Please enter a valid email.

Please enter a valid email.

Subscription failed
Thank you for subscribing!

Want a daily digest of the top Tampa Bay news?

Get a daily digest of the most important stories affecting your hometown with Axios Tampa Bay

Please enter a valid email.

Please enter a valid email.

Subscription failed
Thank you for subscribing!

Want a daily digest of the top Charlotte news?

Get a daily digest of the most important stories affecting your hometown with Axios Charlotte

Please enter a valid email.

Please enter a valid email.

Subscription failed
Thank you for subscribing!

Please enter a valid email.

Please enter a valid email.

Subscription failed
Thank you for subscribing!

Israeli border patrol police stand by the Dome of the Rock in Jerusalem's Old City. Photo: Mahmoud Illean / AP

President Trump's decision to recognize Jerusalem as the capital of Israel and move the U.S. embassy from Tel Aviv to the city "affirm[s] a historic and current reality," senior administration officials said in a call with reporters Tuesday night. The president will announce both moves in a speech Wednesday.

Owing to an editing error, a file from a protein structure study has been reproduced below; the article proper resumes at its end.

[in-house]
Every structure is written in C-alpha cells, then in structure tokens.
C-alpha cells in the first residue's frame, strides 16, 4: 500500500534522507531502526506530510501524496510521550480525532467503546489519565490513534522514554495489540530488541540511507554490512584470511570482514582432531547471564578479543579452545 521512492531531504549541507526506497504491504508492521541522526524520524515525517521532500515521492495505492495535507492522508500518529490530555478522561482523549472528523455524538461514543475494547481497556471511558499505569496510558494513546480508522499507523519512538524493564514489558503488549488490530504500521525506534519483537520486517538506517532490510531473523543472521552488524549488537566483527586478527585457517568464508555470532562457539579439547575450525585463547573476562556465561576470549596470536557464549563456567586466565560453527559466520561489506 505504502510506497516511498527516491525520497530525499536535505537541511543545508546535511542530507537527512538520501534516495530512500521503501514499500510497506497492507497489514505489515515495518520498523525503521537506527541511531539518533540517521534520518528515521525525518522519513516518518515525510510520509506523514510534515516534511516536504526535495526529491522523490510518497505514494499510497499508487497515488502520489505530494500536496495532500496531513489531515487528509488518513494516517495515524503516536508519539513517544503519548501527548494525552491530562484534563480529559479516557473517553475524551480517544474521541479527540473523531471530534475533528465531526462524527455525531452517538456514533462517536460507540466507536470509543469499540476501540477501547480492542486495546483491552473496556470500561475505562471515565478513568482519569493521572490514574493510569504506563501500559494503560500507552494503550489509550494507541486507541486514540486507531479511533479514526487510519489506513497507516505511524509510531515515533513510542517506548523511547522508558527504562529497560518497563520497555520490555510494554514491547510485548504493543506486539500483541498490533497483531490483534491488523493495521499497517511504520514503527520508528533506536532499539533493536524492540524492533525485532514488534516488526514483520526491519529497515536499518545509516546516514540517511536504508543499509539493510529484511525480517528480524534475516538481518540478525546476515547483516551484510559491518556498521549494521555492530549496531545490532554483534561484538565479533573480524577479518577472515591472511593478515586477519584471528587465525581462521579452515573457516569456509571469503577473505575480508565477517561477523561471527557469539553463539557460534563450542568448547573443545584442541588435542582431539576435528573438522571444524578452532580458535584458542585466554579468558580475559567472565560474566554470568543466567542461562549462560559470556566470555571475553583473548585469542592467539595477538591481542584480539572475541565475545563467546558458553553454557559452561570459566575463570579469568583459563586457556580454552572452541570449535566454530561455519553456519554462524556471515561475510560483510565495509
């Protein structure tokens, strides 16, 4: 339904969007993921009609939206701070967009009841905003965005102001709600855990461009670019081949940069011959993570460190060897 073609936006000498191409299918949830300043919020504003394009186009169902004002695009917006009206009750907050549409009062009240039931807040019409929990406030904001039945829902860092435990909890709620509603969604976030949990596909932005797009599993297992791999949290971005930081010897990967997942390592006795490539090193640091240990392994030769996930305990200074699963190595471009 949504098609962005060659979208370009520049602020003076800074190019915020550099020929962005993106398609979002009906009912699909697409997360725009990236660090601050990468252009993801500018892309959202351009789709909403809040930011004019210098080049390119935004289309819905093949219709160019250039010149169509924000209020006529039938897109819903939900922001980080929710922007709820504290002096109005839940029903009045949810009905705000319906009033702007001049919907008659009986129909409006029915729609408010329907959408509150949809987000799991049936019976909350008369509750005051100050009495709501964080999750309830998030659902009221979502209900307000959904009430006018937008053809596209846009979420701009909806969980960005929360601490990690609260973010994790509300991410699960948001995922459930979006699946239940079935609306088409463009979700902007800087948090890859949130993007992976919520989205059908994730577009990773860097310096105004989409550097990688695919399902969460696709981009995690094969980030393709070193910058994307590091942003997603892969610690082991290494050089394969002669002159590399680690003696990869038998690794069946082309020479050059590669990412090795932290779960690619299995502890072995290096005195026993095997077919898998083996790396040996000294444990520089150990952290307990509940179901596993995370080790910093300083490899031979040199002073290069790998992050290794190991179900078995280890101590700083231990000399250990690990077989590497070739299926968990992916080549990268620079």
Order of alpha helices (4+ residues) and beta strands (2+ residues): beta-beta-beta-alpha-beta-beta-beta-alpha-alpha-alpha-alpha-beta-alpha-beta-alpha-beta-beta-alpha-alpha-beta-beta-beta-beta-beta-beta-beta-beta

The big picture: Axios first reported Trump's intent on Dec. 1. Since then, Middle Eastern and European leaders have voiced concerns that the move would interfere with peace talks in the Middle East. Administration officials said the president "understands the Palestinians' aspirations" and supports a two-state solution to the Israeli-Palestinian conflict if that's what both parties desire.

Go deeper with analysis from Axios contributor Barak Ravid.

The stakes
  • Jerusalem is home to holy sites for Jews, Muslims and Christians, and the United States has never before taken a position on claims of sovereignty over the city.
  • Trump made a campaign promise to move the U.S. embassy to Jerusalem. In 1995, Congress passed a law stating that the embassy would move to Jerusalem, but allowing presidents to put off the move for six months at a time by signing a waiver.
  • Trump will sign such a waiver delaying the move, but will announce intent to relocate the embassy during his speech.